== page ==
18 years ago, Kodak had almost 200,000 employees and sold 85% of all photo paper. In 2012 they went bankrupt. And according to a recent post by Dr Robert Goldman when technological singularity really kicks in, the same fate awaits many industries over the next decade.
Self-proclaimed “Antiaging & Sports Medicine Pioneer” Dr Bob is a rather exuberant character and seemingly a big friend of the stars (he is pictured on the home page of his website with the likes of Sylvester Stallone and Arnold Schwarzenegger). Yet I’m far more interested in his recent Facebook / LinkedIn post entitled ‘Future Predictions’ which has gone viral and already been shared well over 100,000 times.
Dr Goldman initially asks us to go way back to 1998 (where is the Doc’s DeLorean when you need it?) and ask our former selves whether would we have envisaged that within 3 years we would have turned our backs on paper film forever? It’s interesting given that digital cameras had actually been invented over 20 years earlier. Those pioneering models only had a meagre 10,000 pixels, but with the inevitable applicability of Moore’s Law that capability flourished. And according to Dr Bob, as with all exponential technologies, it was pretty useless for quite some time but ultimately it became so superior that it killed off it’s predecessor within a relatively short period of time.
Goldman posits that with the advent of Artificial Intelligence, the 4th Industrial Revolution (what he calls the ‘Exponential Age’) is just around the corner and it will have unprecedented effect on all industries. He talks about the way software has already started to disrupt some traditional industries. His two examples are well documented and require little explanation… Uber don’t own any cars and Airbnb don’t own any properties but are now respectively the biggest taxi and hotel firms on the planet.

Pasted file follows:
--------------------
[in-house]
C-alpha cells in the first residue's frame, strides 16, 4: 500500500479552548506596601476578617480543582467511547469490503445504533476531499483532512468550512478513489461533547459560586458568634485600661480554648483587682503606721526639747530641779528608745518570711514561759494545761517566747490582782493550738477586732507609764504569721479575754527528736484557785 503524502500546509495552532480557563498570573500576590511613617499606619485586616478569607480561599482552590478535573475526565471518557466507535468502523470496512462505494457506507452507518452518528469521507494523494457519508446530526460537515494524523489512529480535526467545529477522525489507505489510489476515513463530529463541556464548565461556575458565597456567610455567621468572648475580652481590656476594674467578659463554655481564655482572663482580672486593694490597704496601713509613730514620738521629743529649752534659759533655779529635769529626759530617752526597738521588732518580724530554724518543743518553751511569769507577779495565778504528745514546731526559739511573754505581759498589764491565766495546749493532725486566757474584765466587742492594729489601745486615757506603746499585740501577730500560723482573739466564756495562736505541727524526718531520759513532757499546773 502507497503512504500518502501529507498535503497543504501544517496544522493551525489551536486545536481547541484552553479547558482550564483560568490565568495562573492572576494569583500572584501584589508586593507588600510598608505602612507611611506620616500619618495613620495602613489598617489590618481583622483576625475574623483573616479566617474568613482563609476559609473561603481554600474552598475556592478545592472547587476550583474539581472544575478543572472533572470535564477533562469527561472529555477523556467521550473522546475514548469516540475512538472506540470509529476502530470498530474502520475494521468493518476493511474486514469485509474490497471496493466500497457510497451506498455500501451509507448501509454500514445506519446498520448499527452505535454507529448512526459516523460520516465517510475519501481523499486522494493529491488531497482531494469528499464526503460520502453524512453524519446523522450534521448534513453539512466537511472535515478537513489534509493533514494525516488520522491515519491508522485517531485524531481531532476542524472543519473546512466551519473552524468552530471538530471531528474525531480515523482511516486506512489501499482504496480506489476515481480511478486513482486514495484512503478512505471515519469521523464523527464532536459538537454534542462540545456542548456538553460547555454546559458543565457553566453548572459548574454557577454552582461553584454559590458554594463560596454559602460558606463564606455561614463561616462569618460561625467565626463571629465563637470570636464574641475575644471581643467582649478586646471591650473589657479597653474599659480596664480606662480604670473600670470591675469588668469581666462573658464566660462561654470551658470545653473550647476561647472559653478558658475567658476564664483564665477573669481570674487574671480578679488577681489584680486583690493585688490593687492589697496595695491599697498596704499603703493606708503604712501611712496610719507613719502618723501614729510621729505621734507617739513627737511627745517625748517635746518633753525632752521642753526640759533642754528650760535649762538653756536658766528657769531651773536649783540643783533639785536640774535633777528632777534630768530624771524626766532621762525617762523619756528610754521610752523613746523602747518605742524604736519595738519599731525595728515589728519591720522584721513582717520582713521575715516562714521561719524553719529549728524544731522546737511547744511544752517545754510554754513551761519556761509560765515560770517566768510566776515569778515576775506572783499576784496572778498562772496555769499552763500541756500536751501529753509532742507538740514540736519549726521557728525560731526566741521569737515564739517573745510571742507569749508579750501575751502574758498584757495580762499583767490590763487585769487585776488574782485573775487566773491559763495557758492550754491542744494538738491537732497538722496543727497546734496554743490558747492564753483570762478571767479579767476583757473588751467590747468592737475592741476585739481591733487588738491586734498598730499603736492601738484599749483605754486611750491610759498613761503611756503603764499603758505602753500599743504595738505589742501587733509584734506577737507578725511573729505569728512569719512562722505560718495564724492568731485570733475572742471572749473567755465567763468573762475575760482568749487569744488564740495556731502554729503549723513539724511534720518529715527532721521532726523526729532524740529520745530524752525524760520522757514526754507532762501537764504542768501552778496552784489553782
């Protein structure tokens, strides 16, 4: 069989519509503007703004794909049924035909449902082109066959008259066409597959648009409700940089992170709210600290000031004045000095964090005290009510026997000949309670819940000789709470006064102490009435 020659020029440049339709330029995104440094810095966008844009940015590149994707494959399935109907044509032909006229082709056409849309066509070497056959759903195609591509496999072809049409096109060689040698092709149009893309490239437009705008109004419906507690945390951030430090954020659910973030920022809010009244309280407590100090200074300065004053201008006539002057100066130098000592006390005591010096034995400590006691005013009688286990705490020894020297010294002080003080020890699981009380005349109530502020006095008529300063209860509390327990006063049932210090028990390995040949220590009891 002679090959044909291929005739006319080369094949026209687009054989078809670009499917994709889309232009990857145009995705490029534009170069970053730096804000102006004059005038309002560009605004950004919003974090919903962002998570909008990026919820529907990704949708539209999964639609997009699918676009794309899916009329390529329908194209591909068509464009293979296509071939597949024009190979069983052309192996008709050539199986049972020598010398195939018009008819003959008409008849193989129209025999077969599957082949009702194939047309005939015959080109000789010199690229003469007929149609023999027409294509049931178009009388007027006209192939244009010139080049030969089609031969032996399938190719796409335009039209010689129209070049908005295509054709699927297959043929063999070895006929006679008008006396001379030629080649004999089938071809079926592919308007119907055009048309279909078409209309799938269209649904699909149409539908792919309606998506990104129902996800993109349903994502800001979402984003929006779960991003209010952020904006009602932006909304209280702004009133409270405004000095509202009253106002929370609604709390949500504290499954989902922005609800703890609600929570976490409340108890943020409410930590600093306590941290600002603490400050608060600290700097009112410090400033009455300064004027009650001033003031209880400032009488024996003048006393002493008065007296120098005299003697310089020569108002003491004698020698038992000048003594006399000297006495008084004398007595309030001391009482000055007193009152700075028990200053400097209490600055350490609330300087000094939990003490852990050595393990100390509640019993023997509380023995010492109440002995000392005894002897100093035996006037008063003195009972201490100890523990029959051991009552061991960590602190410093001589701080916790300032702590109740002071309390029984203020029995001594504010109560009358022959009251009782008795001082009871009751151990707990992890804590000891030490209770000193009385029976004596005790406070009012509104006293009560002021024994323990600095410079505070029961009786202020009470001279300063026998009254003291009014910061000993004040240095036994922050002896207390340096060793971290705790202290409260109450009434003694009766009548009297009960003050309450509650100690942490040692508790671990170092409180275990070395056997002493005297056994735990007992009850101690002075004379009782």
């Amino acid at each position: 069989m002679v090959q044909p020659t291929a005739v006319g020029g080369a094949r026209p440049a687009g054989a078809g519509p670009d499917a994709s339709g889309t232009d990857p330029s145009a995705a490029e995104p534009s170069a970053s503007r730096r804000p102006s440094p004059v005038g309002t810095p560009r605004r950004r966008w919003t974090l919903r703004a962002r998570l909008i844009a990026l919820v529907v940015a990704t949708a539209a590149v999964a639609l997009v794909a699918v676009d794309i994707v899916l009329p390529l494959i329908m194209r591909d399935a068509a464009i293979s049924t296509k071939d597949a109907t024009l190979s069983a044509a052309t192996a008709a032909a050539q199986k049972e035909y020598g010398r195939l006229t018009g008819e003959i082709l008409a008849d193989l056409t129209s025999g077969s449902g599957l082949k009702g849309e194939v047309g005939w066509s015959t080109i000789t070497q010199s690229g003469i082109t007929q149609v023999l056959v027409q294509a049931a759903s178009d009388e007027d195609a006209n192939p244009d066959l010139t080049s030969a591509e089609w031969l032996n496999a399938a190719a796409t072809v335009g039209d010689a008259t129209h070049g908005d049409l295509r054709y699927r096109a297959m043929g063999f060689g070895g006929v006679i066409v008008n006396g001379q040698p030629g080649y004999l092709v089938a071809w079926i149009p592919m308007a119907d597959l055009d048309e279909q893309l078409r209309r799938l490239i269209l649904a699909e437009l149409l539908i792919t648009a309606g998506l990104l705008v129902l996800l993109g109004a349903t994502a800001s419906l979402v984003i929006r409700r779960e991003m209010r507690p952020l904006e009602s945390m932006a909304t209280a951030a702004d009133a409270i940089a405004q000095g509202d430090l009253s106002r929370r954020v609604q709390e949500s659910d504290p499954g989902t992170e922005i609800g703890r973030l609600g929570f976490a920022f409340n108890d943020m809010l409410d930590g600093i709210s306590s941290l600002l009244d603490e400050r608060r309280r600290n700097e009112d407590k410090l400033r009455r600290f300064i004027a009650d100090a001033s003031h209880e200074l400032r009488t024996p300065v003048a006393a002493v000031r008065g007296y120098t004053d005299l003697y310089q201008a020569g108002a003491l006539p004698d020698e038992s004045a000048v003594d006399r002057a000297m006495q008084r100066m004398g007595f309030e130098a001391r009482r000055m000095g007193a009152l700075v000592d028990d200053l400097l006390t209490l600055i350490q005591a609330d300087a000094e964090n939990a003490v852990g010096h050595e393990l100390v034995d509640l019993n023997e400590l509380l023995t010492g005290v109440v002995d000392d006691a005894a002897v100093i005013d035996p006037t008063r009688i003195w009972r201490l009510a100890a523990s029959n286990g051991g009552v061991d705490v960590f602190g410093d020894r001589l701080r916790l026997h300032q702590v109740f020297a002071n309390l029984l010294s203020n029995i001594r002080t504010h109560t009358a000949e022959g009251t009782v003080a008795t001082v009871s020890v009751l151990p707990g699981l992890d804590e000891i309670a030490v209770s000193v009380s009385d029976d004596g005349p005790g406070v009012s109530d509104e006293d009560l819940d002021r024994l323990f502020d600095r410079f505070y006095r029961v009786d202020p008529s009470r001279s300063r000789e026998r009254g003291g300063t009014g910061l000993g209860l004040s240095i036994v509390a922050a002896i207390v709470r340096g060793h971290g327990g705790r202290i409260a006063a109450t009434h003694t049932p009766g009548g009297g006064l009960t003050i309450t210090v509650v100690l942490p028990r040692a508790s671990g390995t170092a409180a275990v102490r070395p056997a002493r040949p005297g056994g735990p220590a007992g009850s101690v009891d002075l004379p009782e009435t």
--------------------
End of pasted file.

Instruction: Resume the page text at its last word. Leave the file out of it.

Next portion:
And as computing power becomes exponentially better, the capabilities of software expand at the same pace. Goldman provides a controversial example: in the US he reckons that there is no point in graduates studying law. Why? Because of IBM Watson. He says you can already get basic legal advice from Watson that is 90% accurate instead of the 70% accuracy when the same questions are asked by human equivalents. His hypothesis? There will be 90% fewer lawyers in the future and the only ones to survive will be the specialists. Hmm well I’m not sure we need less lawyers, maybe just cheaper ones?
Again he talks about how Watson is already helping nurses diagnose various forms of cancer. He even goes so far as saying that Watson is 4 times more accurate than human nurses. Maybe that’s right but I can’t see Watson administering a catheter, delivering a baby or offering genuine words of comfort to a patient any time soon.
Anyway, what does this add up to? He simply states that by 2030 computers will become more intelligent than humans. Well, given some of the people I have had to contend with over the years, I would suggest that the Sinclair ZX Spectrum surpassed their brain capacity some time ago.
By 2018 the first truly self-driving cars will become available to the public (assuming the legislation is in effect for them to be road legal). Tesla have apparently already uploaded self driving software to their vehicles and are simply waiting for the right time to activate it. The Doc also says that by 2020, the car industry will start to be disrupted. He envisages a World where people don’t necessarily want to personally own a car. His version of the future is more like the aforementioned Uber where you summon a driverless vehicle via your smartphone, it arrives at your location and drives you to your destination. You won’t need to park it, you only pay for the driven distance and you can be infinitely more productive on the journey. The implications? Our children will never want or need to get a driver’s license. Most likely they won’t even own a car. Hmm well I’m not so sure it’s going to happen that fast (or maybe that’s just because I’m a petrol head).